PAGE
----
After a mere 20 years the masters of war were at it again after Hitler invaded Poland and all hell broke loose, this time with the greater destructive force of new technologies of killing beyond the wildest dreams of the princes who made the fragile Peace of Westphalia. The shock of not one, but two atom bombs dropped on Japan causing horrific destruction at the mere flick of a switch ended the madness and gave birth to the United Nations.
According to Wikipedia the UN “has six principal organs: the General Assembly, the Security Council (for deciding certain resolutions for peace and security); the Economic and Social Council (for assisting in promoting international economic and social cooperation and development); the Secretariat (for providing studies, information, and facilities needed by the UN); the International Court of Justice (the primary judicial organ); and the United Nations Trusteeship Council (which is currently inactive). Other prominent UN System agencies include the World Health Organization (WHO), the World Food Programme (WFP) and United Nations Children’s Fund (UNICEF).”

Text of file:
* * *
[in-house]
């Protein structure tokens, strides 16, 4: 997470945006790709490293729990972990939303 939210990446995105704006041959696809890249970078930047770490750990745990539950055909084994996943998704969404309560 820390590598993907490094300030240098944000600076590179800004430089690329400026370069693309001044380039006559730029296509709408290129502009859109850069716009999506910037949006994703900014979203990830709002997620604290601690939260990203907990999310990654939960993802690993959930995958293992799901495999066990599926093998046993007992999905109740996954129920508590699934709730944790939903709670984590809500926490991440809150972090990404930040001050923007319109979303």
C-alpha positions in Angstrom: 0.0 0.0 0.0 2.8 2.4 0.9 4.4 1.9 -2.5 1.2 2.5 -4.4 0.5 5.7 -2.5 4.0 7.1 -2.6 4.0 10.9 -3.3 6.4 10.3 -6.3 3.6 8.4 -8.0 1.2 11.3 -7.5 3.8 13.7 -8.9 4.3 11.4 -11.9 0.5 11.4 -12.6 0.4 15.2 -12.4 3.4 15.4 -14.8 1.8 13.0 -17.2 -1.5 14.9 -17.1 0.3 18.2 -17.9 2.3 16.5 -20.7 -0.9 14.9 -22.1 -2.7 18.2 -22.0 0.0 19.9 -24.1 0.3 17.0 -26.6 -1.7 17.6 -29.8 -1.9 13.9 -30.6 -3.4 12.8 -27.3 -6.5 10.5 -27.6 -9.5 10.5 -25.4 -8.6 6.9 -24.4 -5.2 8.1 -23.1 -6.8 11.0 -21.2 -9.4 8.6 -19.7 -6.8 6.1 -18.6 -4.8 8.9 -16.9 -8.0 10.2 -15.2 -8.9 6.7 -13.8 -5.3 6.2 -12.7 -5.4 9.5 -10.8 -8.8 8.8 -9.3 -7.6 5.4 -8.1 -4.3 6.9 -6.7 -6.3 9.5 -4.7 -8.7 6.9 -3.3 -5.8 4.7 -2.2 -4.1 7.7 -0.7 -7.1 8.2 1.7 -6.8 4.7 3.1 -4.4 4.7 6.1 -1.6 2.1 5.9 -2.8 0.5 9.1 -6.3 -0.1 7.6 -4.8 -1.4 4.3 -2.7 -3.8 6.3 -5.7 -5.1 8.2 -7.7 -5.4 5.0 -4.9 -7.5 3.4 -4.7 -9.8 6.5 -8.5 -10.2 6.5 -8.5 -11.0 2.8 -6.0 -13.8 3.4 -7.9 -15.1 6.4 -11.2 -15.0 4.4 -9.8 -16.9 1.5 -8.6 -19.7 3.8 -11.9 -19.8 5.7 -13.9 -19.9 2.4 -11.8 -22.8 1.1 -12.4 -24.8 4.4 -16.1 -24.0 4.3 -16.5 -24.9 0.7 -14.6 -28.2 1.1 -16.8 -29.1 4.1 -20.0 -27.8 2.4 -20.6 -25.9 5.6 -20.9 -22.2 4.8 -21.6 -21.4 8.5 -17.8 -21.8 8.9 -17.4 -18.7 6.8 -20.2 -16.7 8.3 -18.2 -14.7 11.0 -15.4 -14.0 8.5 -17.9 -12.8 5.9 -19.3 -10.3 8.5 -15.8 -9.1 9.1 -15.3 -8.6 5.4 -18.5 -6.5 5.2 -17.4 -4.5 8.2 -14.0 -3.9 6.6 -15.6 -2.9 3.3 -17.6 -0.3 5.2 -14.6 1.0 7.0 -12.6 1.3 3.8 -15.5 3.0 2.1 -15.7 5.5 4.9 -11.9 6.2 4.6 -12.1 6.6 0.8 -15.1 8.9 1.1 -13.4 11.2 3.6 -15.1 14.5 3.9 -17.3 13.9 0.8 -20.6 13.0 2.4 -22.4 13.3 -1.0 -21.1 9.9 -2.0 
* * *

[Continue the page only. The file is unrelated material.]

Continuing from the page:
You can imagine how much more complicated international law must have got by now from its humble origins in 1685. And you can add to this a few other international legal players such as the IMF and the World Bank and the one at the very heart of the Free Trade Agreement that David Cameron tells us is so very important for our economic survival, the World Trade Organisation.